State Secrets Privilege Prevents Justice Again
Yet again, a federal court dismissed a lawsuit against the federal government under the ‘state secrets’ privilege, despite substantial public evidence that the plaintiff’s constitutional rights had been violated. In Fagaza v. FBI, Muslim community members alleged their First and Fourth Amendment rights were repeatedly violated by the FBI and its informant, who eventually turned on the FBI and cooperated with the plaintiffs.
A week before the judge’s ruling, NPR’s This American Life dedicated its August 10th program to the case, which you can listen to here.
The ‘state secrets’ privilege is a narrow tool designed to prevent military secrets from disclosure in litigation. However, the government has increasingly asserted the privilege in broader and more varied contexts over the last decade to have entire lawsuits dismissed without ever addressing the merits of the suit. The government essentially argues that, in order to litigate certain suits, information would have to be disclosed that could damage national security, and the suits should therefore be dismissed. Unfortunately, many judges have acquiesced—even when it seems clear no real secrets would be revealed.
The judge in this case even acknowledged the state secrets privilege was preventing individuals from challenging legitimate constitutional violations, saying “the proper application of the state secrets privilege may unfortunately mean the sacrifice of individual liberties for the sake of national security.”
However, as ACLU attorney Ahilan Arulanantham told the Los Angeles Times, the ruling is “contrary to the basic notion that the judiciary determines what the law is and holds the government to it. We’re exempting huge swaths of government activity to judicial oversight.”
Guantanamo and Auto-Censorship
A court hearing originally scheduled for this week involving heavy-handed government secrecy at Guantanamo has been delayed, but the topic of the hearing is important to highlight: The government has contended that they can classify everything Guantanamo detainees say—even before they say it. As Cheryl Bormann, a lawyer for one of the detainees complained, "Everything is presumptively top secret. So if my client had a tuna fish sandwich for lunch, I couldn't tell you that."
As Reuters reported, “The defendants' words are…‘born classified,’ a status their lawyers said has previously been used only to safeguard details about nuclear weapons.” Most critically this policy means that reporters are barred from hearing any sort of testimony about alleged torture at the hands of the CIA.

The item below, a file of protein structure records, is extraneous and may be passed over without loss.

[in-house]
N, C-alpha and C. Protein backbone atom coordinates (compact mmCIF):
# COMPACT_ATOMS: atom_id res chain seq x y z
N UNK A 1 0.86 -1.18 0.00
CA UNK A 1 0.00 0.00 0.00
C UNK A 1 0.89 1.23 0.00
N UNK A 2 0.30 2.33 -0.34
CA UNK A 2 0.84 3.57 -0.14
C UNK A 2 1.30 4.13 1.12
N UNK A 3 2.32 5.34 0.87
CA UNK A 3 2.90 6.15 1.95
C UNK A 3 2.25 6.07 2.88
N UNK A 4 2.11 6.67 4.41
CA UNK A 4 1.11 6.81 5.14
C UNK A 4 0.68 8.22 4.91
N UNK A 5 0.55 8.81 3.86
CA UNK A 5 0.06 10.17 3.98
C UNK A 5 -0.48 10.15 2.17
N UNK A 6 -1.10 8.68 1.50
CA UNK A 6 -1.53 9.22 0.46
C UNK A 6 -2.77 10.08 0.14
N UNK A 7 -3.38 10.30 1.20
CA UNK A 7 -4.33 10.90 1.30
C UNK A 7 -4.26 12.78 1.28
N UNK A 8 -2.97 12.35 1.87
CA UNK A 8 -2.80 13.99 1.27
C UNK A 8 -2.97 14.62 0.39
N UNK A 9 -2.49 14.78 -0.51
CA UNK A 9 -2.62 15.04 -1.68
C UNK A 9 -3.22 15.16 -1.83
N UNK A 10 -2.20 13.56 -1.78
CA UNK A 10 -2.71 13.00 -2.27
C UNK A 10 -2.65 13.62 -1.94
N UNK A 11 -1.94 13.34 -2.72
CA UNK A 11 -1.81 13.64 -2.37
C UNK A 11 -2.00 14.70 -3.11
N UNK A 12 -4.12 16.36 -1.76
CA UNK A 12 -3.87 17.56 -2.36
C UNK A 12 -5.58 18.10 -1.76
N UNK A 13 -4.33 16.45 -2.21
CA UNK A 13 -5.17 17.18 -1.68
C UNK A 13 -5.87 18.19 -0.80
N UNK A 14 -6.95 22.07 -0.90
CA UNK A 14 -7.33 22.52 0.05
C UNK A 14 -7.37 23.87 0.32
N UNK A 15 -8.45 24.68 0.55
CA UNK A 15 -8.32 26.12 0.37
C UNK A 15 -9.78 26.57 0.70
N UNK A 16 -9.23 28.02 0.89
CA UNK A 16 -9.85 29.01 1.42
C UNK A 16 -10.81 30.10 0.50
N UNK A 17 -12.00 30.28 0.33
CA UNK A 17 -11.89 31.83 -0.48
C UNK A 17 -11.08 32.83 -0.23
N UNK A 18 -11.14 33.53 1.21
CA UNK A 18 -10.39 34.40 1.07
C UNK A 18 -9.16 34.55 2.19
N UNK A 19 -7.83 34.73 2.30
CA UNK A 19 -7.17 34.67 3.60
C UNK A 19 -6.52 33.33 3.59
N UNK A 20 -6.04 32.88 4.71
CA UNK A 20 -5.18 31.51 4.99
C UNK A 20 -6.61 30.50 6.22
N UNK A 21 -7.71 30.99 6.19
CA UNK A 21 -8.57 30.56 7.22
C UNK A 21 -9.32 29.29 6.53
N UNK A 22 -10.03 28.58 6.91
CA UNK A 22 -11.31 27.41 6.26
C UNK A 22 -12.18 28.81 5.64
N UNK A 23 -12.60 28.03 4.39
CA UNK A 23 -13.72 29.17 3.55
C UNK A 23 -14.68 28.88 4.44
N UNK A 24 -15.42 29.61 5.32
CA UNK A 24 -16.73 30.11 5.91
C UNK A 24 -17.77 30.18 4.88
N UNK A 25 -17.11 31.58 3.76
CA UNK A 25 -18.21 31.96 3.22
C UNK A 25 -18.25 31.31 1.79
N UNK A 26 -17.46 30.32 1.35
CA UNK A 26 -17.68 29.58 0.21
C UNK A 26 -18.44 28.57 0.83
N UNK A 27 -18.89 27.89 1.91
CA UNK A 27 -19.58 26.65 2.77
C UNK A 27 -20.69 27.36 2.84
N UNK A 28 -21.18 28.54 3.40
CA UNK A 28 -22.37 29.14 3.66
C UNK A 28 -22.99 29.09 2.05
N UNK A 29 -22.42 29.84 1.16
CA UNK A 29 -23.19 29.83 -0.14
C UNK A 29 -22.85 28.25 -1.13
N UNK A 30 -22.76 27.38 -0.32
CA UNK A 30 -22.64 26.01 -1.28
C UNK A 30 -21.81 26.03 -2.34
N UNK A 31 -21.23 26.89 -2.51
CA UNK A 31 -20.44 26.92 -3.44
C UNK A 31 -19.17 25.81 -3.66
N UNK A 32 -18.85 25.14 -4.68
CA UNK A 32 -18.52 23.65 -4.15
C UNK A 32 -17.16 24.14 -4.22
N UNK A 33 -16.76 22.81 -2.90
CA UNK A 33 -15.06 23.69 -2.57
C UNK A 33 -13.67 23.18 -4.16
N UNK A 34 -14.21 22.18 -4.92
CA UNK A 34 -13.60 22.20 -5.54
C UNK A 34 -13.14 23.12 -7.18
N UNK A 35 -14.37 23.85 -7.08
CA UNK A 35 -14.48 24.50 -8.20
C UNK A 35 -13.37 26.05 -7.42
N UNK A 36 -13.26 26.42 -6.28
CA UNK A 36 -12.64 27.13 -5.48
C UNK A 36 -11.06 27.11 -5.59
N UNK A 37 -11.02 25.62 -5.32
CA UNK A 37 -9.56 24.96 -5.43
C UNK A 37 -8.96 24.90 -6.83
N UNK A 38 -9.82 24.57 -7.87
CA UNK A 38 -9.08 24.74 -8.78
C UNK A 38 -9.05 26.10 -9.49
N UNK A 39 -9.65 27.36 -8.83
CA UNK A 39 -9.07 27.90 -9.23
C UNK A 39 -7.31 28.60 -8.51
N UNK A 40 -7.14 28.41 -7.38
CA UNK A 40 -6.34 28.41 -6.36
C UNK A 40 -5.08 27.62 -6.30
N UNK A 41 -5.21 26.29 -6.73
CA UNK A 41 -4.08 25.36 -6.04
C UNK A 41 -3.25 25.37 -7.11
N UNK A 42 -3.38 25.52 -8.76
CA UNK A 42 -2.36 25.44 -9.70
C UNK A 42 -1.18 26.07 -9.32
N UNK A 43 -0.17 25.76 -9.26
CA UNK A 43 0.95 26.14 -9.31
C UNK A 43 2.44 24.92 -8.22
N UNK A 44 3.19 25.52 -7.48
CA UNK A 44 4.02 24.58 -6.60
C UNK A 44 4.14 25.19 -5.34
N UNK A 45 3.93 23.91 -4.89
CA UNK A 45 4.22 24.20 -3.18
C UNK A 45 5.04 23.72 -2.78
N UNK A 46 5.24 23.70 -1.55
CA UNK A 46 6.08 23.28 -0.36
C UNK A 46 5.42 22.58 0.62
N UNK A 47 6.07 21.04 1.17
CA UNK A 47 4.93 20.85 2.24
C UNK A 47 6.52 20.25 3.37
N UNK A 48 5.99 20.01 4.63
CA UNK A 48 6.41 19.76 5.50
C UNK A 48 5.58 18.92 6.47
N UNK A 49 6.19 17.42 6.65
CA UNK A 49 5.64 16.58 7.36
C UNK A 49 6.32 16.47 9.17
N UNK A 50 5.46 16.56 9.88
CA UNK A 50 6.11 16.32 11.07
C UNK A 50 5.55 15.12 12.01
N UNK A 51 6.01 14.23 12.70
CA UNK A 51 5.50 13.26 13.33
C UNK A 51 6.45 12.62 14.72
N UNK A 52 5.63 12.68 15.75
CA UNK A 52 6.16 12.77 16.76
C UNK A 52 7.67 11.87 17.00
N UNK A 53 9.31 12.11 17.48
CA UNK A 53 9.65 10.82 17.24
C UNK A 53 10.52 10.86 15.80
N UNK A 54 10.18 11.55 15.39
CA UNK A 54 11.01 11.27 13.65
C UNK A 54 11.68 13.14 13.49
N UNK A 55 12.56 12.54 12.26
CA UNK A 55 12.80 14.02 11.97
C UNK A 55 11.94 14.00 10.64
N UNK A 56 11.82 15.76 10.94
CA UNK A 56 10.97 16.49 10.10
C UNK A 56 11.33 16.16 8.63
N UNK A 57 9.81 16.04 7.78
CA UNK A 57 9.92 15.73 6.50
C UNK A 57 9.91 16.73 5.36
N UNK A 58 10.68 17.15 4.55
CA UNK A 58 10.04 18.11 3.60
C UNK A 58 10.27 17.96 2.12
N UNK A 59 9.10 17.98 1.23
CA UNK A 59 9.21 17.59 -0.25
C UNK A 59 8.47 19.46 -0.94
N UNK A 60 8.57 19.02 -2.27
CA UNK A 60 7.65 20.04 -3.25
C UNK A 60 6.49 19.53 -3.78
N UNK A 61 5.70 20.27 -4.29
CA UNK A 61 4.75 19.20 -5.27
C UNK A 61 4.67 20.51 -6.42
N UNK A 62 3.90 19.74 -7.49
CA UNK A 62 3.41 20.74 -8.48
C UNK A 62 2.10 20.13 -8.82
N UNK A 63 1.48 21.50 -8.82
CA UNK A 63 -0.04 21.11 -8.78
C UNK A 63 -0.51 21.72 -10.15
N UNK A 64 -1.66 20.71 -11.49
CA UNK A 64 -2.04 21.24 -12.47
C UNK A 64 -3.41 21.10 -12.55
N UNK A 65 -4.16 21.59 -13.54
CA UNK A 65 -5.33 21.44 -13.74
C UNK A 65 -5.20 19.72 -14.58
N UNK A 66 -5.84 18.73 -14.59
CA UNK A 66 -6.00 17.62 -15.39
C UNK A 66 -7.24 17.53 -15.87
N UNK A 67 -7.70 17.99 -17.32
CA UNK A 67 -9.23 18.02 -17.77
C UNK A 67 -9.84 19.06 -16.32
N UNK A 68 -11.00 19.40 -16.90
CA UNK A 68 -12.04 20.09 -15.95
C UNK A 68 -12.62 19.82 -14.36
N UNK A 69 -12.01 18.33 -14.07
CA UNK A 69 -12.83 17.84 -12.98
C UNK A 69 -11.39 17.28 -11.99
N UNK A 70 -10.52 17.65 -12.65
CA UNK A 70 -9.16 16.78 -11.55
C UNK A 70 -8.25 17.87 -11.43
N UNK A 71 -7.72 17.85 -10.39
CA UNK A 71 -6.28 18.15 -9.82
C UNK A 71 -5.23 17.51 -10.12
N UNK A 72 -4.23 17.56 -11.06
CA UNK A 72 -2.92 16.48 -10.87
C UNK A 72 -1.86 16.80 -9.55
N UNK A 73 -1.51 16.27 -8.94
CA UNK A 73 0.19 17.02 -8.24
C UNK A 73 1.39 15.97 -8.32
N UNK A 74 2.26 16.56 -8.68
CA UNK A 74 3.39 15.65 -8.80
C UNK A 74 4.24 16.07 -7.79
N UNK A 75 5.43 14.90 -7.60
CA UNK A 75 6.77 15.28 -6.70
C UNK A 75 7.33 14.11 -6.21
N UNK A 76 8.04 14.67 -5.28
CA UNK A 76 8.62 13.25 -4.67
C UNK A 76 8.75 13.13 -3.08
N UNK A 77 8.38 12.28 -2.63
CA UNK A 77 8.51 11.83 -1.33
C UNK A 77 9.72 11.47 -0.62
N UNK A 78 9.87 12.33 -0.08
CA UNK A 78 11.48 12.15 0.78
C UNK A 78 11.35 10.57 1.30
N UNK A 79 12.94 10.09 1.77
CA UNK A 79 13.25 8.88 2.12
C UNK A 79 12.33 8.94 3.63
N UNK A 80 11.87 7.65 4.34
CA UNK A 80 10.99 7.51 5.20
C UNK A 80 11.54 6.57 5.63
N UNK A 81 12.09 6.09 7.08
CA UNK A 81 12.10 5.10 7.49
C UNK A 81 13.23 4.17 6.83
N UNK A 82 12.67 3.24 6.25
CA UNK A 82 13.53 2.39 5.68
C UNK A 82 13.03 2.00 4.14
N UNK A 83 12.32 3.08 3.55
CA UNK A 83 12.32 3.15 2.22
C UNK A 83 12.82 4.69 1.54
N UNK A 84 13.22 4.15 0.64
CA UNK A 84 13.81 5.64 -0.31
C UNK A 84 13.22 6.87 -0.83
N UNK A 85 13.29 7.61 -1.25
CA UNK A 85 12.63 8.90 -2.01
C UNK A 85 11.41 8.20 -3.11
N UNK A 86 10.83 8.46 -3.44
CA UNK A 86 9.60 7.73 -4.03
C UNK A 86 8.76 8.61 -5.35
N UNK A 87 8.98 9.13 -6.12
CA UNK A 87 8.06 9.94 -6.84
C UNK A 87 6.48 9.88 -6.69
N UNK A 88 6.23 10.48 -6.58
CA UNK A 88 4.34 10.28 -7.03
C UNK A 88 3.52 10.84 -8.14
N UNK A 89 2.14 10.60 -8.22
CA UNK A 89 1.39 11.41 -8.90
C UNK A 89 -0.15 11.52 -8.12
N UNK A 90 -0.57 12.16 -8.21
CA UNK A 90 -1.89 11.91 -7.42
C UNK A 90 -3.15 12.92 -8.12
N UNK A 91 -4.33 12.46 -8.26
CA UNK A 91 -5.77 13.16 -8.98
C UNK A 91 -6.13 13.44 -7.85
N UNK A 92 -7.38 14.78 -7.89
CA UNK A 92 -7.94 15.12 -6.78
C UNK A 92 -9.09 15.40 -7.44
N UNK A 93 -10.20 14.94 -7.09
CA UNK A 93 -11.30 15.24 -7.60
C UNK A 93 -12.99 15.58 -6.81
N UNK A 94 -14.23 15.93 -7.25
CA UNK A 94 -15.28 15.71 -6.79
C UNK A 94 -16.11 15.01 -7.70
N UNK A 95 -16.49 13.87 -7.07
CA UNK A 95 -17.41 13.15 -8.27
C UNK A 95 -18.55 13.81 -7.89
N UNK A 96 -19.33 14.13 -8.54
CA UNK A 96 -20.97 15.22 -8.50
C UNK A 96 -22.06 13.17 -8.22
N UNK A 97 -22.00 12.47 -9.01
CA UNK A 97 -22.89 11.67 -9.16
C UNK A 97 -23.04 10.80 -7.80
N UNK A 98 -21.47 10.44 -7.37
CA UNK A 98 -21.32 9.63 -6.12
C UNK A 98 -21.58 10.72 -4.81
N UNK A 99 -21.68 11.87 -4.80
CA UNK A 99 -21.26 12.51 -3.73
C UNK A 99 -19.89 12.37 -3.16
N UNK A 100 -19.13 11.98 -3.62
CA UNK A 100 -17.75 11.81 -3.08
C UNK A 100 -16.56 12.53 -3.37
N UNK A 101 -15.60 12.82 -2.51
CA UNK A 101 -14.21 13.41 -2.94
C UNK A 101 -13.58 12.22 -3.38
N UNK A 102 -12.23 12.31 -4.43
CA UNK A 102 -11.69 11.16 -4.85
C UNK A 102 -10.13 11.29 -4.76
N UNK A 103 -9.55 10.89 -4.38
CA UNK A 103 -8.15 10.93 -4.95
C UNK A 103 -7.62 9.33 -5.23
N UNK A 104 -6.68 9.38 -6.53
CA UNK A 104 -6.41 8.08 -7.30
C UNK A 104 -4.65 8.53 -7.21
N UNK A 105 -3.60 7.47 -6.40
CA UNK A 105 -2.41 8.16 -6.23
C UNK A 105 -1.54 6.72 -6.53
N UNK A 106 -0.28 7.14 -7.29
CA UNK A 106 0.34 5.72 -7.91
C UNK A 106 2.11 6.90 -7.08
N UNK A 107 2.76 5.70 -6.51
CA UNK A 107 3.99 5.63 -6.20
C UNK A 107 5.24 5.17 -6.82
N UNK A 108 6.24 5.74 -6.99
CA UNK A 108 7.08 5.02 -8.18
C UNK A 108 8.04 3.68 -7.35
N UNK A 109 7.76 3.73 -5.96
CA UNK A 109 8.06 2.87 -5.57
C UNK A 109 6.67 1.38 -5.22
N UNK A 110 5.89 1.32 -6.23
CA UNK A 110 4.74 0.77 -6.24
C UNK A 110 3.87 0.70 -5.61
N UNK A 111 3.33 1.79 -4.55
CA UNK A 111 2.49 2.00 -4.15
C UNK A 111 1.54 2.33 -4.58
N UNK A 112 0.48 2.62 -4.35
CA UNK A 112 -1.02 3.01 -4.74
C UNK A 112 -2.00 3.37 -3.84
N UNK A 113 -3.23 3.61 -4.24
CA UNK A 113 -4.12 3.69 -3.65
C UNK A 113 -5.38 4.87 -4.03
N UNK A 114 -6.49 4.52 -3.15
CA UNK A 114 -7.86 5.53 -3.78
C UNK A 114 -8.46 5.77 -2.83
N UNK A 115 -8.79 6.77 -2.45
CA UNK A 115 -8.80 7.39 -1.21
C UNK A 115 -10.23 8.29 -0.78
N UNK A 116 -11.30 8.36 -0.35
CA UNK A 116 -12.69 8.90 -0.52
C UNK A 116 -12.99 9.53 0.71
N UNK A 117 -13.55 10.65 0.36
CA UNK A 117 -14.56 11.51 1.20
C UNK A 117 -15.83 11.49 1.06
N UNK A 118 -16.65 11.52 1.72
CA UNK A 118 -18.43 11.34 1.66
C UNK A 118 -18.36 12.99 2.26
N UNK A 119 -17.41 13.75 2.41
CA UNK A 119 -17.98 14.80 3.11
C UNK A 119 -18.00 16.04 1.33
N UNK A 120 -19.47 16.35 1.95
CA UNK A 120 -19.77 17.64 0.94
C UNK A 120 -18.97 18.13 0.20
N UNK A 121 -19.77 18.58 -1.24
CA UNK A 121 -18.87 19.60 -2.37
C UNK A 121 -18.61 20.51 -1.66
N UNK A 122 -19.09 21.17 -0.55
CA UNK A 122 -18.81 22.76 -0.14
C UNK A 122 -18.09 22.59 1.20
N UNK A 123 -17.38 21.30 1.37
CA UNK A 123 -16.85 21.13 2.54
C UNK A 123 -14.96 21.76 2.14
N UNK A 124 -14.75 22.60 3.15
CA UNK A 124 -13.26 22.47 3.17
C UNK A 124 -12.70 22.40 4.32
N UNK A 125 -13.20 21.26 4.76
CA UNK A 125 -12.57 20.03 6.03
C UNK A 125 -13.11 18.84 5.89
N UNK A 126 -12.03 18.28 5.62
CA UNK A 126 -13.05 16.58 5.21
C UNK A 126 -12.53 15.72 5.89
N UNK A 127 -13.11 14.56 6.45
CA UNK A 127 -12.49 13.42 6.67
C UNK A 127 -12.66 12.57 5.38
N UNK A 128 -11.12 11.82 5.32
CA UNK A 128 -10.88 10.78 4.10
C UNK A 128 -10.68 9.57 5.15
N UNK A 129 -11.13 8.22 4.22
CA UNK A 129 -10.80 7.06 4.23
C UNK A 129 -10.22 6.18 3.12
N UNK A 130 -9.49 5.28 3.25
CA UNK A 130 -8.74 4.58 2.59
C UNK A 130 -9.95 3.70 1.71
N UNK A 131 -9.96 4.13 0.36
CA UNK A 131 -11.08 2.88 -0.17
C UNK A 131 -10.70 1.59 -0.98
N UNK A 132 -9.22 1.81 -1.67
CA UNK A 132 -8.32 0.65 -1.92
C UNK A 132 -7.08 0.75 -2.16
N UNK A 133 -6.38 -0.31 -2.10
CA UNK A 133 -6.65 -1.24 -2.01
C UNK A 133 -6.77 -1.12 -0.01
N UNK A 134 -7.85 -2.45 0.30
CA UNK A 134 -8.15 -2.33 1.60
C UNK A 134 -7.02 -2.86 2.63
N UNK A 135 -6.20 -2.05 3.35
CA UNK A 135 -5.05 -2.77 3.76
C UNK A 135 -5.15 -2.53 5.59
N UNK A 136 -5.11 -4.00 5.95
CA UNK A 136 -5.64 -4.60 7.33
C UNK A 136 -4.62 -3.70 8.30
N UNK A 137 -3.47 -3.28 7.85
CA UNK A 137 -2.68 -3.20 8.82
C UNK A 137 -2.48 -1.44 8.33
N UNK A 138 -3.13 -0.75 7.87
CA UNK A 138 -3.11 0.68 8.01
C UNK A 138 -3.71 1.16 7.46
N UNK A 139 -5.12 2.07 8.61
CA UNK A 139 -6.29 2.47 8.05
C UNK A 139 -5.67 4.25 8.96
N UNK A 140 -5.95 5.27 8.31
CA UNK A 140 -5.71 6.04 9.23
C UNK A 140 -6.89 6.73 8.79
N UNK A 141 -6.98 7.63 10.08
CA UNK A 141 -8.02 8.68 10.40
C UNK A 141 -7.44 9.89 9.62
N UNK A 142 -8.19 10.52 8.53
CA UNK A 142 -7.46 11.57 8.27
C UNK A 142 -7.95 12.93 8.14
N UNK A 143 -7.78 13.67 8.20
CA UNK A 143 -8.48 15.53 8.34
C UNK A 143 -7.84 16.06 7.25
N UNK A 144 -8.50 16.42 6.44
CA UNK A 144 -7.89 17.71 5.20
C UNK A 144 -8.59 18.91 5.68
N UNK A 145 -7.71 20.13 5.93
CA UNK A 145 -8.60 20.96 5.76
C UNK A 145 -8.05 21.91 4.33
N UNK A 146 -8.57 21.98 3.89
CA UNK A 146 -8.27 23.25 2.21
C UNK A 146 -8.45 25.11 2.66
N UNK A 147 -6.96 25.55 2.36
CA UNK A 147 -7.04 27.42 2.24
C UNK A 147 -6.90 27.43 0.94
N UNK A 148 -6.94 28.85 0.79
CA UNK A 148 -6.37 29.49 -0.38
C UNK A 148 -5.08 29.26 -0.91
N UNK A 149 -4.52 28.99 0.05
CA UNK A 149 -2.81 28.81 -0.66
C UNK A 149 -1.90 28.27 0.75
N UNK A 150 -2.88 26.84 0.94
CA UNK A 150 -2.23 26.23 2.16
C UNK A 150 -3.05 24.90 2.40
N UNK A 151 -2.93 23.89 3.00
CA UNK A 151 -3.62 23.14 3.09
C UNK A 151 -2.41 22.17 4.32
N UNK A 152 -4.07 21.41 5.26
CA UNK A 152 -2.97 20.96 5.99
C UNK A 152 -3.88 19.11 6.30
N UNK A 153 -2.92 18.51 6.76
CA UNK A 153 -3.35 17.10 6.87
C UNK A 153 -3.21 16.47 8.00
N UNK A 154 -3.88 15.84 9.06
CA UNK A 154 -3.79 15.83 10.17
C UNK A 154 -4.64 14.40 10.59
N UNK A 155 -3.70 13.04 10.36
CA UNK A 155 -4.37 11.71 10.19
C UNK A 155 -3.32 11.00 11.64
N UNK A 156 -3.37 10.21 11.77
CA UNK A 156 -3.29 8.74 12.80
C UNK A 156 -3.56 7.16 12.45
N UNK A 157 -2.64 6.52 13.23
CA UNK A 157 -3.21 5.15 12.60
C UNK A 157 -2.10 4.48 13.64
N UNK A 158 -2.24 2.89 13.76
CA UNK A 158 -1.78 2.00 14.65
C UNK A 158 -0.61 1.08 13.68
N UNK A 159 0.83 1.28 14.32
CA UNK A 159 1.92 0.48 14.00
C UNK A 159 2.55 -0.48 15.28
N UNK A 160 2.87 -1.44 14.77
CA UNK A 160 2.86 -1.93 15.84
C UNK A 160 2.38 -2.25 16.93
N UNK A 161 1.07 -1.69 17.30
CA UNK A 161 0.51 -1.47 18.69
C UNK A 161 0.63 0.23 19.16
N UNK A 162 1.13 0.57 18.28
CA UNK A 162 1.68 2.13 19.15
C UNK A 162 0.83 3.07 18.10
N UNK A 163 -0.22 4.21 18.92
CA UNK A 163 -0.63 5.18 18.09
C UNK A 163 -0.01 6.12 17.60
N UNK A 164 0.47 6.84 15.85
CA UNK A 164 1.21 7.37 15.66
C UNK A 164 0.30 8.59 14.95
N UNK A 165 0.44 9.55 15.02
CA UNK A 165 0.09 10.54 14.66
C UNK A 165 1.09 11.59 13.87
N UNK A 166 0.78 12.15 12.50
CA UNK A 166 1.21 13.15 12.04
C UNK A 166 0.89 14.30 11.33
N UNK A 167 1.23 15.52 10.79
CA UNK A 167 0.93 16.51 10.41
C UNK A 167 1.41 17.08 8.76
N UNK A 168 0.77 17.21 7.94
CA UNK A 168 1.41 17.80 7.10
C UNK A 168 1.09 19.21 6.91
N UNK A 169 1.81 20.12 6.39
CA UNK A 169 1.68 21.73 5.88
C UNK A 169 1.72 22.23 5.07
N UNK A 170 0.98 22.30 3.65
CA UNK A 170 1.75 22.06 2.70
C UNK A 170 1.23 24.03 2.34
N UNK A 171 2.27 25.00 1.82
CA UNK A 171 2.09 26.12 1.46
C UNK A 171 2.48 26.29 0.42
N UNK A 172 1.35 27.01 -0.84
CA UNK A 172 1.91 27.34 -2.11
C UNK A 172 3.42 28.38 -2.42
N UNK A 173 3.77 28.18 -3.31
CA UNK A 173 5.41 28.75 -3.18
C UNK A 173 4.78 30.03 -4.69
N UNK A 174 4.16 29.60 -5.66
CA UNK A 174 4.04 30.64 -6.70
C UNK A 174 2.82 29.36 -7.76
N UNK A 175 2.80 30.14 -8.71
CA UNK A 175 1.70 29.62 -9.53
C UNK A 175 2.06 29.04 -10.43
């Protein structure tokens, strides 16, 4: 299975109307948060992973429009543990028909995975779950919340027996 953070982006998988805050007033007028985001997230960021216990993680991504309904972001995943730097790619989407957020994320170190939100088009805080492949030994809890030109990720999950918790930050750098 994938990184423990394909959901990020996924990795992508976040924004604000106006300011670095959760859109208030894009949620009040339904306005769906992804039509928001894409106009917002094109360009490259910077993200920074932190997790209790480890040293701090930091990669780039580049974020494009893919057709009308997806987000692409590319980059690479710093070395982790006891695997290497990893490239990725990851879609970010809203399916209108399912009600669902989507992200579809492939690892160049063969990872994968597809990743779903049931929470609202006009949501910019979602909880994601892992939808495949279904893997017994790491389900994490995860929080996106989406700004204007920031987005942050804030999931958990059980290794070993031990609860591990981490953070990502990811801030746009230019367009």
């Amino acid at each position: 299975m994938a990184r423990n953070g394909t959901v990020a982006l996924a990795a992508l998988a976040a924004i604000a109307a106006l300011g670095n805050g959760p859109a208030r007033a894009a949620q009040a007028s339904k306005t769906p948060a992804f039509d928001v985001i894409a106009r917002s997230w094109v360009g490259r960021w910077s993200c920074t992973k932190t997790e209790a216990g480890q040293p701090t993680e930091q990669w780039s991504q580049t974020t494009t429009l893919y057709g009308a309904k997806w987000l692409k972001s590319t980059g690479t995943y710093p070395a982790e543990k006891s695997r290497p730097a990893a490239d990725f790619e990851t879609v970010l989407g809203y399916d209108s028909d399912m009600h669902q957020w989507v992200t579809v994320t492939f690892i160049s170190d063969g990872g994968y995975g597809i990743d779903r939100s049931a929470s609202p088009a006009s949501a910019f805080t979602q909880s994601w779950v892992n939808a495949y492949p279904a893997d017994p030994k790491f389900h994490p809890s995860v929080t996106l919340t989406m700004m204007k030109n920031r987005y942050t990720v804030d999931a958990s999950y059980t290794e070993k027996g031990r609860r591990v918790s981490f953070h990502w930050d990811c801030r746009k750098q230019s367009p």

Reporters hear all the testimony at the military tribunals on forty-second delay, and if a detainee mentions torture, officials hit a white noise button to censor the testimony. The government claims the testimony “must be strictly monitored precisely because of the defendants' intimate personal knowledge of highly classified CIA interrogation methods they endured in the agency's clandestine overseas prisons.” However, President Obama has disavowed torture, and the methods of approved “enhanced interrogation,” the Bush administration’s euphemism for torture, have been public for years.
ACLU and several media organizations have challenged the policy and the hearing was supposed to be held this week. It was delayed until October, however, due to Hurricane Isaac.
10 Questions on Transparency for Candidates for Elected Office
Unfortunately this campaign season, the only time the presidential candidates have debated government transparency, it was to argue over who would be more secretive in the context of national security and leaks to the press. But OpenGovernment.org, along with POGO and ASNE, have just released ten important questions for candidates to answer concerning transparency, openness, and press freedom during this Fall’s campaign season.
In an effort to make unnecessary government secrecy a campaign issue, the groups ask that if you see a candidate at a campaign stop, ask them one or more of the questions. Questions include, “How will you make sure reporters and publishers can pursue critical stories without risk of subpoenas, prosecutions, or intimidation” and “Do you believe there is too much government secrecy, and if so, how will you fix it?”
White House Beer FOIA’d
In what has been dubbed “the best beer related FOIA ever” a Reddit user has submitted a FOIA request for the White House’s secret homebrew beer recipe.
President Obama has generated buzz the last few weeks by showing off the White House’s unique microbrew at campaign stops for re-election. After a White House petition was set up asking for the recipe and another Reddit user emailed the White House for its release, an official FOIA request was sent in.
Unfortunately, the request may not be going anywhere, as the White House has argued in court it is exempt from FOIA requests. EFF disagrees and has argued the Office of Administration is within the bounds of an “agency” as defined under FOIA. Either way, White House spokesman Jay Carney said there’s no immediate plans to release the recipe.
Score another one for unnecessary government secrecy.